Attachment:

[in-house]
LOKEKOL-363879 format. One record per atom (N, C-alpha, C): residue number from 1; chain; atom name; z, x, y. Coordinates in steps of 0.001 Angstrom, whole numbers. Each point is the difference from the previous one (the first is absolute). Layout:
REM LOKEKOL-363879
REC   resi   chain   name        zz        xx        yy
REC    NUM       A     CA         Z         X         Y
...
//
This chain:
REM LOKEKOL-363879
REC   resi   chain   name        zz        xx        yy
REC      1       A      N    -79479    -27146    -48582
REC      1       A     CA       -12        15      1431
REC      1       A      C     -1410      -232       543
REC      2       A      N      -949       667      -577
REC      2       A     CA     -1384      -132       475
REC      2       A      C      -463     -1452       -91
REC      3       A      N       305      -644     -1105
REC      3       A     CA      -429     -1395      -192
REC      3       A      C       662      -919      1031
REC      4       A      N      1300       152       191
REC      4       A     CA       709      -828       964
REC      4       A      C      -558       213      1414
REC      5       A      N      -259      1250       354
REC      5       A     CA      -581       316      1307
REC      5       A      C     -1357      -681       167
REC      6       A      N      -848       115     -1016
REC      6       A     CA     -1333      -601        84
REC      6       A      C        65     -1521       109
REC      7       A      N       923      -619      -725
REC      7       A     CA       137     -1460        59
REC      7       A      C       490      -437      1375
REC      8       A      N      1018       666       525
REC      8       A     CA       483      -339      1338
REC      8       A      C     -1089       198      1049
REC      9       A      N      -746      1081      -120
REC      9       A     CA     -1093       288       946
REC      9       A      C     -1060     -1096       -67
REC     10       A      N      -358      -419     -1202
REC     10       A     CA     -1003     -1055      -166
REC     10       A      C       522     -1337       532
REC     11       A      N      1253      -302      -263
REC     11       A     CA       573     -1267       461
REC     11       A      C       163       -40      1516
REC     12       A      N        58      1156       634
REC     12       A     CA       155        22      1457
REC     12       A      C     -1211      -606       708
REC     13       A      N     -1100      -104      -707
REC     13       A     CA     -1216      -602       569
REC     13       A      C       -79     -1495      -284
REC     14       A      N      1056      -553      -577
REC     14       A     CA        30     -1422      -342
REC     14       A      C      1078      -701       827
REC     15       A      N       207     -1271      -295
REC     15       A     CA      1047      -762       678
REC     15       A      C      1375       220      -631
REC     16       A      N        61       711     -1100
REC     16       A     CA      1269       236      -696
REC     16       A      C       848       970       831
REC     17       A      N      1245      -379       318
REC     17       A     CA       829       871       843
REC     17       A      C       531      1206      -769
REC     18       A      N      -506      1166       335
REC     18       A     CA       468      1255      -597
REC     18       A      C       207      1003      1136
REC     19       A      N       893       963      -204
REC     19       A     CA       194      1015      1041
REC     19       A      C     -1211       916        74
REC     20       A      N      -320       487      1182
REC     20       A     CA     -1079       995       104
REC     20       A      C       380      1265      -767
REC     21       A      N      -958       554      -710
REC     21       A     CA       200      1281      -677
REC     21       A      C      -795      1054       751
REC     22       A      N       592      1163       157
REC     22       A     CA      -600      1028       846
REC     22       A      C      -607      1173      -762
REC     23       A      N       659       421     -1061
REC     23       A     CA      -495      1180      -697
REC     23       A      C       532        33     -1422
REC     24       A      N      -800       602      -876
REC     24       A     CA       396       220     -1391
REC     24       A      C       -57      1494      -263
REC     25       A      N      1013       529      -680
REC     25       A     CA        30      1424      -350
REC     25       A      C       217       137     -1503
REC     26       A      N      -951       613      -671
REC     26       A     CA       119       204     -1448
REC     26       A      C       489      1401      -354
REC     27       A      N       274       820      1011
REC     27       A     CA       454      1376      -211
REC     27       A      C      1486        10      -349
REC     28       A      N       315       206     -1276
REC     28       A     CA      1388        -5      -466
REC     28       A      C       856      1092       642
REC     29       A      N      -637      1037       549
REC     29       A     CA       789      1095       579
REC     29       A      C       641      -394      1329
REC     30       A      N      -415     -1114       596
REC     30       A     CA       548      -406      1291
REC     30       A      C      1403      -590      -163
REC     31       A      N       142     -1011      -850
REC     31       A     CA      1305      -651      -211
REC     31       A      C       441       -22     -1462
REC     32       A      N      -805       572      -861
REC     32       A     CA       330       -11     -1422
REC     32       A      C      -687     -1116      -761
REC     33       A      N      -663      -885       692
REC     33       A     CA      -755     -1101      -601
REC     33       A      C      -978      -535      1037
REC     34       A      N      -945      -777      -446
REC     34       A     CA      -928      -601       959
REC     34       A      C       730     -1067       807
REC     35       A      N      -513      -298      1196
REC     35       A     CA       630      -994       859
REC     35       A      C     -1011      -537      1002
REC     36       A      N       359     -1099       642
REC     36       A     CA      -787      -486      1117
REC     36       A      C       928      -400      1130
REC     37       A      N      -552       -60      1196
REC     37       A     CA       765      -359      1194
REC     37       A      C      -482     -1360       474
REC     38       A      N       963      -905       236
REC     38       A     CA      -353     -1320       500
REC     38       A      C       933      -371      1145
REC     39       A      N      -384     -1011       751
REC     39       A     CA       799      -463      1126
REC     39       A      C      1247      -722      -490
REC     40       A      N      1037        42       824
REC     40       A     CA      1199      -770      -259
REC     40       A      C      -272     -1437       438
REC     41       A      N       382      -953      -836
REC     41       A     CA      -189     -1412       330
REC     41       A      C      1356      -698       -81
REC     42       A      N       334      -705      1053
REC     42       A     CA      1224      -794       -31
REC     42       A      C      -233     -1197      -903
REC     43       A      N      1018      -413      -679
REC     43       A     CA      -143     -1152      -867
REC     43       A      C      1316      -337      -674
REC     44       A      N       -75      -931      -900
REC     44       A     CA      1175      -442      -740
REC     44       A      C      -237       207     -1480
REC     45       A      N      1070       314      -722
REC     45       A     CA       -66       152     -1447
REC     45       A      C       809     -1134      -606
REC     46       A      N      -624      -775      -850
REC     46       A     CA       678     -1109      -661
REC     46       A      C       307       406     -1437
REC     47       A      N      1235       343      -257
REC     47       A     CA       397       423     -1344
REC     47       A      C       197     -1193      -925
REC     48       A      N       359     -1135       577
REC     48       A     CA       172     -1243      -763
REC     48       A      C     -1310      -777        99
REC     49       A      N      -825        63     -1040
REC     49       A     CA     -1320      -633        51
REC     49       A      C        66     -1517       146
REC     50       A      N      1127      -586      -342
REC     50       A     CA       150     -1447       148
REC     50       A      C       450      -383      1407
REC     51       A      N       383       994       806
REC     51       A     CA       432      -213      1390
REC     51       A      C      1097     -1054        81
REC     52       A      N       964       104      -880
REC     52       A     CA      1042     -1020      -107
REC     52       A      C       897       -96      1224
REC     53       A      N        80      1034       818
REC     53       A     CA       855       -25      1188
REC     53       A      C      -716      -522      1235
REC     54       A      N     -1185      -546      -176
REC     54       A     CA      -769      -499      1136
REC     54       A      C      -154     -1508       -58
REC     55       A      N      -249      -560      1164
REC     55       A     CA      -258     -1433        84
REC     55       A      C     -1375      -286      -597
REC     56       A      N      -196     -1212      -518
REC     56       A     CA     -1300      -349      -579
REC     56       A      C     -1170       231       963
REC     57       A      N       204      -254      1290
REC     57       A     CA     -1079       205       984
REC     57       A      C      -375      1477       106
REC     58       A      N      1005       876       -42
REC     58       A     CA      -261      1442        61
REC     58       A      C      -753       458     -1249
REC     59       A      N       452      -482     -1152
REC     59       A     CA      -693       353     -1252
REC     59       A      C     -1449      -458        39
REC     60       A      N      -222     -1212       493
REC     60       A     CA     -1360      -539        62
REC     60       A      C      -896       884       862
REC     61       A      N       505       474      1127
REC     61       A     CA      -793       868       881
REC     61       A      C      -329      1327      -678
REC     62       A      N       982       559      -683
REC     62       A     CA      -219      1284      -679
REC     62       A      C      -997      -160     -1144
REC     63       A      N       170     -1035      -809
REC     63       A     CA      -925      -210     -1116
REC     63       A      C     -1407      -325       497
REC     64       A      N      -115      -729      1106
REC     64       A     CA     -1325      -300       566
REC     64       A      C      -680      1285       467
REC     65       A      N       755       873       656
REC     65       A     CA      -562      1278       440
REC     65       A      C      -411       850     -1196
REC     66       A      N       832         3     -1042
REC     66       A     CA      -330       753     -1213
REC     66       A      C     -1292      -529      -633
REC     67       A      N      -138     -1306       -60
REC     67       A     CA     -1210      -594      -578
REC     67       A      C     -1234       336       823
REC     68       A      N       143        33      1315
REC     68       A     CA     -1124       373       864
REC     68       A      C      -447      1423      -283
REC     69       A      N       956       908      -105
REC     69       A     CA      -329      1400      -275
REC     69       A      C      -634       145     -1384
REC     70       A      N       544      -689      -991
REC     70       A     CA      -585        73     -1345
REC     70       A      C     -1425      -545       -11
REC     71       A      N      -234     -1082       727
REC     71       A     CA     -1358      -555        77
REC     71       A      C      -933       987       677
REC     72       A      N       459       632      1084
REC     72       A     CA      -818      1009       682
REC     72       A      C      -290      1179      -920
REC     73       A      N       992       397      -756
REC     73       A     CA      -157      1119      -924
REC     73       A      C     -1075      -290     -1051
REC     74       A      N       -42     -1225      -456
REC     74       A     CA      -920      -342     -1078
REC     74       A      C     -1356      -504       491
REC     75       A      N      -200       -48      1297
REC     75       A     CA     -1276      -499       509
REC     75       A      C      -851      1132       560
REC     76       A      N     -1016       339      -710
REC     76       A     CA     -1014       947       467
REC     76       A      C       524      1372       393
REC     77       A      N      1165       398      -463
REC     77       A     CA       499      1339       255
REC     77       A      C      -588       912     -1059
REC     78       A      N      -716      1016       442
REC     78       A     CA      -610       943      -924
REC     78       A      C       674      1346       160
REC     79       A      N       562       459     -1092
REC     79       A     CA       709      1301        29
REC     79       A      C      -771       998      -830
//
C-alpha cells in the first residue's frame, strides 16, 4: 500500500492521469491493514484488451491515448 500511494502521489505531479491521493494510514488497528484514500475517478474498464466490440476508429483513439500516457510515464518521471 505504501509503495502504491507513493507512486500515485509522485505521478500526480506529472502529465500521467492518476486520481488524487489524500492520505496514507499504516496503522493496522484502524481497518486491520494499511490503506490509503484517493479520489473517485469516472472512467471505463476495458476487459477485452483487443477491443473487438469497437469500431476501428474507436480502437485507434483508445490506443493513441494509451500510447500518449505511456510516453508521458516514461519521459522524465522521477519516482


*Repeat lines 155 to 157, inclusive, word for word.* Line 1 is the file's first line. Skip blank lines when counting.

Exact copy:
REC     49       A      N      -825        63     -1040
REC     49       A     CA     -1320      -633        51
REC     49       A      C        66     -1517       146